In this article, we will be discussing the right way to water your houseplants. Often houseplants enthusiasts get their watering wrong, either given too much or too little and as a result, the plant suffers.
In this article, we will discover what houseplants look like with too little water and what houseplants that get too much water look like. We will also discuss when to water, but this is so dependent on the plant in question and finally what the best watering regime to use for houseplants.
We all know that water is essential for all life and plants are no different. Plants need an adequate supply of water for plant‘s health, otherwise wilting can occur, as this is the first sign a plant lacks water.
Many people in this situation would think naturally that the plant is short of water and therefore water the plant yet again. Surprisingly plants can wilt if the roots are waterlogged in the growing media, Consequently, the application of more water can make the condition worse. So, if you see a plant wilting your first-course of action is to make sure the compost is dry before taking any remedial action.
TOO LITTLE WATER AT THE ROOTS
Most modern houseplant compost tends to shrink as they dry out and they become very light in weight. The first sign a plant needs water is to see if the compost has shrunk away from the sides of the pot. If watering has not been done for a while the pot weight will decrease.
Both of these observations indicate extreme dryness of the compost, which is not easily remedied by watering from the top.
If this occurs the best way of dealing with this situation is to immerse the pot in water to just below the level of the compost in the container and leave it there until the surface of the compost begins to darken. This could take a while depending on the size of the container.
If the pot is less dry, it is best to check it by pushing your finger in the compost and if 5cm below the surface feels dry then the plant needs to be watered. When you water add it from the top and stop when water emerges from the drainage hole. Any water that collects on a saucer should immediately be disposed of, preventing the compost from becoming waterlogged.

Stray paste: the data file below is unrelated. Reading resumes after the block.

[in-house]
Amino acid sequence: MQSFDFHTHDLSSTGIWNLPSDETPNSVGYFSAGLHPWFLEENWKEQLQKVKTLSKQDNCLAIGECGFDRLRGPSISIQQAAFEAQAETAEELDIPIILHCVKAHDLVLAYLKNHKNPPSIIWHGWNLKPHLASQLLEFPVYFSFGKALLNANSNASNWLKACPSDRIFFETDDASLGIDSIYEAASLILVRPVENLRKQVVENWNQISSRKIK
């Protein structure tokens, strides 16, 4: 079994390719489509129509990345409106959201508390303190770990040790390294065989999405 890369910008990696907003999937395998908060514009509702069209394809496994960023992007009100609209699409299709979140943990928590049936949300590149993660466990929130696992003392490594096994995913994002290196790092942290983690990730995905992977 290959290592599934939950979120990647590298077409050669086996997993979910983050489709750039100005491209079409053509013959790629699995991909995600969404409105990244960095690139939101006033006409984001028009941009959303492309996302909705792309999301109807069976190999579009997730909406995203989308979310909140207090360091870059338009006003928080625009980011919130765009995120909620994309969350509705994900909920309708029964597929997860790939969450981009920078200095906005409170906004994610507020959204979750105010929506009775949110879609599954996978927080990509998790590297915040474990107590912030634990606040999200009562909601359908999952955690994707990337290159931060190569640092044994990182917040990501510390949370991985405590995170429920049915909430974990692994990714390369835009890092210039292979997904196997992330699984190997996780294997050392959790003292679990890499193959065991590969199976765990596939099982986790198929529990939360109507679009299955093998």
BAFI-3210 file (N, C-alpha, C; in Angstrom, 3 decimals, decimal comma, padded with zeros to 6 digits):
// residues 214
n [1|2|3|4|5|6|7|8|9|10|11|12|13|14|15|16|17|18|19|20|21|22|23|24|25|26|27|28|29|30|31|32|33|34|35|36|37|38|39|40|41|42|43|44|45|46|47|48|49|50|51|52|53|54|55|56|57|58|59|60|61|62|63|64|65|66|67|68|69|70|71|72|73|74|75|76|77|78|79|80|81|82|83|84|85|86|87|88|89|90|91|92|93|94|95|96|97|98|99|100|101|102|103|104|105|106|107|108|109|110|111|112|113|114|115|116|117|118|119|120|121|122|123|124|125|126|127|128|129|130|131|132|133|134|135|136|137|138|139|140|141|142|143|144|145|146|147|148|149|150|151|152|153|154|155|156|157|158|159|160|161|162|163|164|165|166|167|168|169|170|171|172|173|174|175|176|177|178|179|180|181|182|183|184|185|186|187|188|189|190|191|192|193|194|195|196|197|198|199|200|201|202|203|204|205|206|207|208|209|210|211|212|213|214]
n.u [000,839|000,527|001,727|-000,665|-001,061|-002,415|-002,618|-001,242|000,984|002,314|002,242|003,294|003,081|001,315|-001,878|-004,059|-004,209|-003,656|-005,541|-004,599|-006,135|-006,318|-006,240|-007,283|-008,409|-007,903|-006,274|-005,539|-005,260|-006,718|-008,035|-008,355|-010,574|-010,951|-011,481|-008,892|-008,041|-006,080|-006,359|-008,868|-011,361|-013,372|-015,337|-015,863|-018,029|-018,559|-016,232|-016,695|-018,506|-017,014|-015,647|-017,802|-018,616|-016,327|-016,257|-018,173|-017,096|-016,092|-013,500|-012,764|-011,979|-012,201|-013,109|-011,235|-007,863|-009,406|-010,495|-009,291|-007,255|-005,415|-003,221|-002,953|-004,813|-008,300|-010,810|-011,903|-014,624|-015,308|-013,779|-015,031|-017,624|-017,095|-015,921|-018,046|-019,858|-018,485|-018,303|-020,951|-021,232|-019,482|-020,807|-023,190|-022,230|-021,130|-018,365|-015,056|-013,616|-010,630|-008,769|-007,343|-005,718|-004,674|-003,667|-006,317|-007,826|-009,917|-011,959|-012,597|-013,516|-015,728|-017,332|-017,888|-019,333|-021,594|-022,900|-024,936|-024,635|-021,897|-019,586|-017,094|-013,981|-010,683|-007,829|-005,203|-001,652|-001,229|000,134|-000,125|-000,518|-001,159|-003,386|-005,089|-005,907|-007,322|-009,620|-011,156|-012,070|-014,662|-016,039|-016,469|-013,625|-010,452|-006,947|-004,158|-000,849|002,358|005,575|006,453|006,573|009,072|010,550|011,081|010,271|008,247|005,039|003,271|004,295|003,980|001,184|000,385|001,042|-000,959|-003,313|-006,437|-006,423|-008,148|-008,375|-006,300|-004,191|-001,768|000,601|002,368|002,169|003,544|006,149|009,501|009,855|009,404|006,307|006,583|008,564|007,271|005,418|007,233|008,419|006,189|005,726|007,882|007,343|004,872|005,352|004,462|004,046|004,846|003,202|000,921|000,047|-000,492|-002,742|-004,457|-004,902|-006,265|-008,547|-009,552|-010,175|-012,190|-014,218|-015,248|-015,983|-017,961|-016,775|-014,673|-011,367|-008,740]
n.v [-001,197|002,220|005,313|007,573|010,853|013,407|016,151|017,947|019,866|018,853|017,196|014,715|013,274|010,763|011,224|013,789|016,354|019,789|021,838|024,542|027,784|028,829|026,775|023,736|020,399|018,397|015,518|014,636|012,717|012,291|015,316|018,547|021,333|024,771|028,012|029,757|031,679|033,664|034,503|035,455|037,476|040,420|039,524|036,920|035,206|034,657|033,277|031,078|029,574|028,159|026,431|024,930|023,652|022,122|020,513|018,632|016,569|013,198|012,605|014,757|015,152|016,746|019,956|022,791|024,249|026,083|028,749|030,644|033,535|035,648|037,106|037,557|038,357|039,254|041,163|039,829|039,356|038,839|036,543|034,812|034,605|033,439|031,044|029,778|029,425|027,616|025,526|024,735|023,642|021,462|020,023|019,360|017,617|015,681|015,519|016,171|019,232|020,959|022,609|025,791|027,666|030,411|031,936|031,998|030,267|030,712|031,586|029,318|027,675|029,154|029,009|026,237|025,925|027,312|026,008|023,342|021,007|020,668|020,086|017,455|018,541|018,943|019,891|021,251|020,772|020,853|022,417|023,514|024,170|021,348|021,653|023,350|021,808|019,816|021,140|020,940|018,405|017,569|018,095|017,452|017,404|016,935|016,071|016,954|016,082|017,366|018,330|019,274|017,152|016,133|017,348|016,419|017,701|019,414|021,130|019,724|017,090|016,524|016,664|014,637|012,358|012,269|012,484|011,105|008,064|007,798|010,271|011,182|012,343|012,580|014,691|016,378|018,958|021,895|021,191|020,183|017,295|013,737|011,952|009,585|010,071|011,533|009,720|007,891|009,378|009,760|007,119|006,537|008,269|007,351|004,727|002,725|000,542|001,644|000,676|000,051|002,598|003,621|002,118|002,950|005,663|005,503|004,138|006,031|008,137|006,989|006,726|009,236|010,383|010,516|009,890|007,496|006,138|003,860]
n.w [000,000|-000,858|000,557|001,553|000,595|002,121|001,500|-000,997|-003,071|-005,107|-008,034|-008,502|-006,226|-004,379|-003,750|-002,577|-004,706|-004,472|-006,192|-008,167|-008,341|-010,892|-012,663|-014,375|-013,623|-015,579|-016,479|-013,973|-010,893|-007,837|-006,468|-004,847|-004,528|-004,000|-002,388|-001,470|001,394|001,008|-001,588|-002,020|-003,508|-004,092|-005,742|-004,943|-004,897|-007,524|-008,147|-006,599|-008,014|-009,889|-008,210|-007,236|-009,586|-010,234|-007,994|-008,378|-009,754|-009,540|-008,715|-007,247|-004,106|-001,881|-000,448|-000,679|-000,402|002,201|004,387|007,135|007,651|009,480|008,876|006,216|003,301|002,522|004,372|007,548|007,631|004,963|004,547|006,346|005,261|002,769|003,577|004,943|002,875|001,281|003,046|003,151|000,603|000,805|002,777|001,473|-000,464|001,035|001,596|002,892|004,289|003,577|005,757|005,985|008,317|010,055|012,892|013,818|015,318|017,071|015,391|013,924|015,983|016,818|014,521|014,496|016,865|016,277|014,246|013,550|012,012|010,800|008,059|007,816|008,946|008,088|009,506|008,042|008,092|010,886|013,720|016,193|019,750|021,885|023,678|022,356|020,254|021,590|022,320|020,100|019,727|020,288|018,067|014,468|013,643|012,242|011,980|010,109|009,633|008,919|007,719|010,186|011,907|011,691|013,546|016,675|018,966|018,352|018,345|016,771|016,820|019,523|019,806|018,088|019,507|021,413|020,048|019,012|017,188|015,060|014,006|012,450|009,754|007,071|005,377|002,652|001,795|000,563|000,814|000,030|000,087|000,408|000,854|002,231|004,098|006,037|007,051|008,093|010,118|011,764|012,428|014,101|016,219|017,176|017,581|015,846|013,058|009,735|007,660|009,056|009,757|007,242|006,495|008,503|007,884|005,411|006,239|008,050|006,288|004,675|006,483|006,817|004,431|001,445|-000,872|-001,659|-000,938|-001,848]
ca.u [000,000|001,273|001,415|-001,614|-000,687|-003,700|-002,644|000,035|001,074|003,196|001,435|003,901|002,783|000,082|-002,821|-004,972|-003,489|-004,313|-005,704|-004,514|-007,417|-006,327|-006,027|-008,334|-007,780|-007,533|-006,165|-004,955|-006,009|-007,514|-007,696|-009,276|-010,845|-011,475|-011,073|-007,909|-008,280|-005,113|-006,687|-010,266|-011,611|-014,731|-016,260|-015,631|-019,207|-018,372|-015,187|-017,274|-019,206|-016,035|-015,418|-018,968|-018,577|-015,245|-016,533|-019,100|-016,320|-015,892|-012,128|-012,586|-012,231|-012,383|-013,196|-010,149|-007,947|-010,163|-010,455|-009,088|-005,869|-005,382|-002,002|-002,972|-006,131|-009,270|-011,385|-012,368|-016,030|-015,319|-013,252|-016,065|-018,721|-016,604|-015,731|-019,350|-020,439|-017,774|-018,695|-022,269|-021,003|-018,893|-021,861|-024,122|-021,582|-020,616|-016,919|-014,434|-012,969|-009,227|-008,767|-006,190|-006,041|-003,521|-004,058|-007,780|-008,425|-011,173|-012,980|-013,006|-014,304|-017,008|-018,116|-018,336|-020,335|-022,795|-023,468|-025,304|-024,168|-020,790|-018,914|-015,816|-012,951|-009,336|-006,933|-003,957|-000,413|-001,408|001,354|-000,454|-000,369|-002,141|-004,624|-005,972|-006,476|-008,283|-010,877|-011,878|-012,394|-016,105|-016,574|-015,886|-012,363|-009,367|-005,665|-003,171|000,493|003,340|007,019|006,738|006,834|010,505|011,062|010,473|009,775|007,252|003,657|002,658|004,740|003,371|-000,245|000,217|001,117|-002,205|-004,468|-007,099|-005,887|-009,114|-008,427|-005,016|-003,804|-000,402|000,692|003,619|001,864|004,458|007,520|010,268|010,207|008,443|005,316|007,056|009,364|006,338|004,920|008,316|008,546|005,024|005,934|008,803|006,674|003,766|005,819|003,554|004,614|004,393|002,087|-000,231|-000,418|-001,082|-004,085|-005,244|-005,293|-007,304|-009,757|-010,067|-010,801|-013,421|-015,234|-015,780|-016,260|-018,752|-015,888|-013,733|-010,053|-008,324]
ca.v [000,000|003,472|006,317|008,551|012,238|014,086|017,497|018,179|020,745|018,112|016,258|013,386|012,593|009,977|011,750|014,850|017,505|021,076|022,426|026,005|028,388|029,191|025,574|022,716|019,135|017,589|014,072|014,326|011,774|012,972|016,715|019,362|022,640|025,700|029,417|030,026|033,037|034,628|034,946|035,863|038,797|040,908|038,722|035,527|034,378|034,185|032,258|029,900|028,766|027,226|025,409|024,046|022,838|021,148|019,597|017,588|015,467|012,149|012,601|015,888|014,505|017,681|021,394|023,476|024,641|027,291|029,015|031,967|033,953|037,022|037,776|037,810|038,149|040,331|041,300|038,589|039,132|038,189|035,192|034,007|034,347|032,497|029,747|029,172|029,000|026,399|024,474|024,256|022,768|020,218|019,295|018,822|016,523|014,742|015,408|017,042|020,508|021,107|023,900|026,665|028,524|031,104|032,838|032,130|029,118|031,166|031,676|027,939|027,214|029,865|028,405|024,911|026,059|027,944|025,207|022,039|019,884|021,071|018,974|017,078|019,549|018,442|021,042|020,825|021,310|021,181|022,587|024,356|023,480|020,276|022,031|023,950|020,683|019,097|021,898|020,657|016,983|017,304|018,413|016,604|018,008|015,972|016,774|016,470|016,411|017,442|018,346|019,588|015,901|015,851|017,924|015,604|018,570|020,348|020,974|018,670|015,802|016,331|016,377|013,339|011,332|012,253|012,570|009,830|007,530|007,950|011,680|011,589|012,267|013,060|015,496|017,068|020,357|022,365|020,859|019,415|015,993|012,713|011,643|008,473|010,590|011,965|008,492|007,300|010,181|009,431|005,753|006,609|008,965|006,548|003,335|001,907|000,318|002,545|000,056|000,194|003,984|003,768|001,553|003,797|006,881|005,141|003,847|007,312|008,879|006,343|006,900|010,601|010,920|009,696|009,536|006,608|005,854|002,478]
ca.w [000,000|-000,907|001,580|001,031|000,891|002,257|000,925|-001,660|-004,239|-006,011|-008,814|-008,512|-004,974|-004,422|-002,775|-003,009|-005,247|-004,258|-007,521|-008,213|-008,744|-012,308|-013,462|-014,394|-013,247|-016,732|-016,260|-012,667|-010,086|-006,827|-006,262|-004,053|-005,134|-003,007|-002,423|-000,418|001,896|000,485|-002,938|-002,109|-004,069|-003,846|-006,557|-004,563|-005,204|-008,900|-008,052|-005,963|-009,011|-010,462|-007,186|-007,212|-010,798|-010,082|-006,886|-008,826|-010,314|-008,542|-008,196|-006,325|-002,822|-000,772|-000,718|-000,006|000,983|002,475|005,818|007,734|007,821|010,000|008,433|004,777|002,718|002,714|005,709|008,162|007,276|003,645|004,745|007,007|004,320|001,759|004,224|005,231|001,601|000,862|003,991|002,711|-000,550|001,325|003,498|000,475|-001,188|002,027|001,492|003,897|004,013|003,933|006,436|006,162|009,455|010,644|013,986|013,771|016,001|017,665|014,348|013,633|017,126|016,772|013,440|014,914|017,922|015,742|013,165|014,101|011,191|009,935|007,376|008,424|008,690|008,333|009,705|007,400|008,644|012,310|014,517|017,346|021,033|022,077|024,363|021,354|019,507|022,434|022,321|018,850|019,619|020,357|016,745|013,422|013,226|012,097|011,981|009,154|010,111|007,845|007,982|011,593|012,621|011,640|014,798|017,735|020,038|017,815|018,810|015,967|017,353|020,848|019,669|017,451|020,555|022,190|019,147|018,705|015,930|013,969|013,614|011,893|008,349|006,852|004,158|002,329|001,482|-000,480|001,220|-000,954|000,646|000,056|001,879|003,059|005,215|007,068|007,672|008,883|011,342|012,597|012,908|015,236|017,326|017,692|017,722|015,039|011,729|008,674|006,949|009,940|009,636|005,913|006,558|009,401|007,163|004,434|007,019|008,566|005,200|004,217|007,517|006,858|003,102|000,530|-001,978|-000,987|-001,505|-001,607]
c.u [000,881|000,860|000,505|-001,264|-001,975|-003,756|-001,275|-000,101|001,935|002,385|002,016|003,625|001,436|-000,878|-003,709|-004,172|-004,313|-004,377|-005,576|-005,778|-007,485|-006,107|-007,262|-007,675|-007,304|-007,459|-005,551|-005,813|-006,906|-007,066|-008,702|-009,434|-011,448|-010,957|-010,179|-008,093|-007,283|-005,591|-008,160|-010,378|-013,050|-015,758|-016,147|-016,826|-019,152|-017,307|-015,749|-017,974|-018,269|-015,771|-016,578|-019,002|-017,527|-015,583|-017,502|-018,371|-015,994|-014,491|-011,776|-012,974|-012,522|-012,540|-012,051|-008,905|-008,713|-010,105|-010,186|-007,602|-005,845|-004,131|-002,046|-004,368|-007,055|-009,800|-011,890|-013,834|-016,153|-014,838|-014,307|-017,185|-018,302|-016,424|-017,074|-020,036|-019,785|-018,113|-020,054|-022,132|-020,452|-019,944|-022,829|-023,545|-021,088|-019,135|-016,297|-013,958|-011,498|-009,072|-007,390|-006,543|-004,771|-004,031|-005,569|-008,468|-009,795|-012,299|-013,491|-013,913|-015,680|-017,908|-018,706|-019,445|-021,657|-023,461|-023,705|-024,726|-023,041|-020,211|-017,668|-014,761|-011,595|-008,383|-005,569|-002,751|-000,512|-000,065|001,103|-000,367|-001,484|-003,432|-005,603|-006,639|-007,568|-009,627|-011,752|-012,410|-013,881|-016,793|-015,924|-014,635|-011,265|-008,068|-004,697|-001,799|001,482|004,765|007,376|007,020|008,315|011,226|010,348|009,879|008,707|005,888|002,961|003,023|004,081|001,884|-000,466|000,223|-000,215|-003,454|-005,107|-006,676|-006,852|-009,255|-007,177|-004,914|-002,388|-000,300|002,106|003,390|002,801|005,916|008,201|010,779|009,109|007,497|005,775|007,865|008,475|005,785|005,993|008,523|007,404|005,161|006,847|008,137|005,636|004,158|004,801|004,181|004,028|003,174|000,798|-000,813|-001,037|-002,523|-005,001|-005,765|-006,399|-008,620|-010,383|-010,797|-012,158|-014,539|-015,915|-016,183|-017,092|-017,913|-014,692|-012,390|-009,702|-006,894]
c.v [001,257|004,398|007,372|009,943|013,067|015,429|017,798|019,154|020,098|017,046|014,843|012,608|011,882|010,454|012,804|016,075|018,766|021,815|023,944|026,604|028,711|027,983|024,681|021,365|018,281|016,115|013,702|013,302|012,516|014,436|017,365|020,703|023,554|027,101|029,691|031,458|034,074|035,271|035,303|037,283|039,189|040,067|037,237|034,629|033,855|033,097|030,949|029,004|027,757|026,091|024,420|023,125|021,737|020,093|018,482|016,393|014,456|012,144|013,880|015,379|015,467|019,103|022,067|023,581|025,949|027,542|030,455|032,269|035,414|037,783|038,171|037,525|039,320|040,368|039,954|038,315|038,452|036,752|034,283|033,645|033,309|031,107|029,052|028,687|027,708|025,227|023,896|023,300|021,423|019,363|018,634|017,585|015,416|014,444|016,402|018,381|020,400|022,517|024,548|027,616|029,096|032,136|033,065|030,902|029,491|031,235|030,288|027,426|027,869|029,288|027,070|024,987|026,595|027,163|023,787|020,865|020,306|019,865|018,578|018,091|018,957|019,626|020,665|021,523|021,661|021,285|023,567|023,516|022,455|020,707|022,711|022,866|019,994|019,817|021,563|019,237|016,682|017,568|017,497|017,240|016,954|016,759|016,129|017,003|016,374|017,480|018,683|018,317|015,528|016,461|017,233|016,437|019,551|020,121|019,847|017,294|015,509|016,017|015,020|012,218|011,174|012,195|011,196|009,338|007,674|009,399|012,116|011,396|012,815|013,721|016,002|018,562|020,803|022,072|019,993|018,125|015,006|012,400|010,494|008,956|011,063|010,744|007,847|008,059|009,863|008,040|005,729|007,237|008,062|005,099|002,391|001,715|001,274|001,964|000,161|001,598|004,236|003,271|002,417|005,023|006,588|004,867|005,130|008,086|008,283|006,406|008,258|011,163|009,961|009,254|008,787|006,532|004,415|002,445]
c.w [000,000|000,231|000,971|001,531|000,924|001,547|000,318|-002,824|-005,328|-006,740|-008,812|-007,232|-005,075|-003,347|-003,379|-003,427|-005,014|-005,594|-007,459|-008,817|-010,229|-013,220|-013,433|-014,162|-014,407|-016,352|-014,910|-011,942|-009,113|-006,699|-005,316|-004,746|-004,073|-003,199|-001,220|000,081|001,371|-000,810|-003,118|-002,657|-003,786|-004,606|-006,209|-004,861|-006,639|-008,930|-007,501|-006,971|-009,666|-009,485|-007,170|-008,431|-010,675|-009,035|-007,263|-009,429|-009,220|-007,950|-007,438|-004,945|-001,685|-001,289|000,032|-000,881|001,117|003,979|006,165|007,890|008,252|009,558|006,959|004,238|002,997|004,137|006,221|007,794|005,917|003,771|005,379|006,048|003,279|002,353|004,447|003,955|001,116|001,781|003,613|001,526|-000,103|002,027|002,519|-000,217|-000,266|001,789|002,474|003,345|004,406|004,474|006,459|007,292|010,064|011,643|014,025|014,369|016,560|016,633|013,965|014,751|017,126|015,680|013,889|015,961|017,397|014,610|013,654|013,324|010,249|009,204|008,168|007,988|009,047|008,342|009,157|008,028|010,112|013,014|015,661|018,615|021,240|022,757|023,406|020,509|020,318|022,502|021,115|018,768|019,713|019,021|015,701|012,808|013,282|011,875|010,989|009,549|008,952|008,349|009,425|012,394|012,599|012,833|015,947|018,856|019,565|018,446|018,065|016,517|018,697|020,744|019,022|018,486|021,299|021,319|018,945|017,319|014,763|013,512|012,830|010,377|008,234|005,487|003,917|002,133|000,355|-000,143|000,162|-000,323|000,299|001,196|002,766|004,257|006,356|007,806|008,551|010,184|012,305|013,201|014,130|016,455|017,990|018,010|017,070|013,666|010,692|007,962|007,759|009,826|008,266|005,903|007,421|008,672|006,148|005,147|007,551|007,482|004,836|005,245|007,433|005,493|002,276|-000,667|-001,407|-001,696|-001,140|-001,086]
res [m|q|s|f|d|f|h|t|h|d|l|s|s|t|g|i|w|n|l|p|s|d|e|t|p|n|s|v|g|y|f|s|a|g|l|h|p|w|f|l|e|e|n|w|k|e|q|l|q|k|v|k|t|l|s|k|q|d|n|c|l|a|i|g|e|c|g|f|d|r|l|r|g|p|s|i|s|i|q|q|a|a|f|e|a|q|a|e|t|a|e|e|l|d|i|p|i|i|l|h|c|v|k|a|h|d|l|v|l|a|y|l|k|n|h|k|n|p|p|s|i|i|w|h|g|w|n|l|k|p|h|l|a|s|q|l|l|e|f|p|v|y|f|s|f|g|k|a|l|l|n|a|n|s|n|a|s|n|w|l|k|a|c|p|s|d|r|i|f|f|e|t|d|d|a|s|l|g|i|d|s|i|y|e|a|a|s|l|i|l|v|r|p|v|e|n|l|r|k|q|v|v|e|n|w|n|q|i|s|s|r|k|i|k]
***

Often people when they water they do it lightly. They fail to water the compost adequately; they water frequently but the water does not penetrate more than the first few cms. This only wets the top layer of the compost and does not penetrate deeper into the pot. The result is that the roots do not get enough water.
TOO MUCH WATER
Too frequent and heavy watering can lead the compost to become compacted, become waterlogged and to become soggy. This can have a lethal effect on plants since the vital supply of oxygen to the roots has been cut off. The roots stop growing and can no longer supply the top parts with sufficient water, causing the plant to wilt.
The problem is waterlogging also favours various root rots, be it fungal or bacterial, unless the situation is quickly remedied. The roots will turn black and the plants die. If the pot feels very heavy then it is a clear indication that the houseplant has been waterlogged.
The damaged caused can be examined by knocking the plant out of the pot and checking on the condition of the compost and the state of the roots. The solution is to repot the plant in fresh compost, making sure that all old material is removed from the roots and the roots have been thoroughly washed. Any black or damaged roots must be cut off and the plant placed in new compost suitable for the plant in question.
WHEN TO WATER
Watering should become a habit but not a habit did to a fixed schedule. This is because each type of plant has its own requirements, varying according to the relative size of the plant, the pot type and also the growing conditions.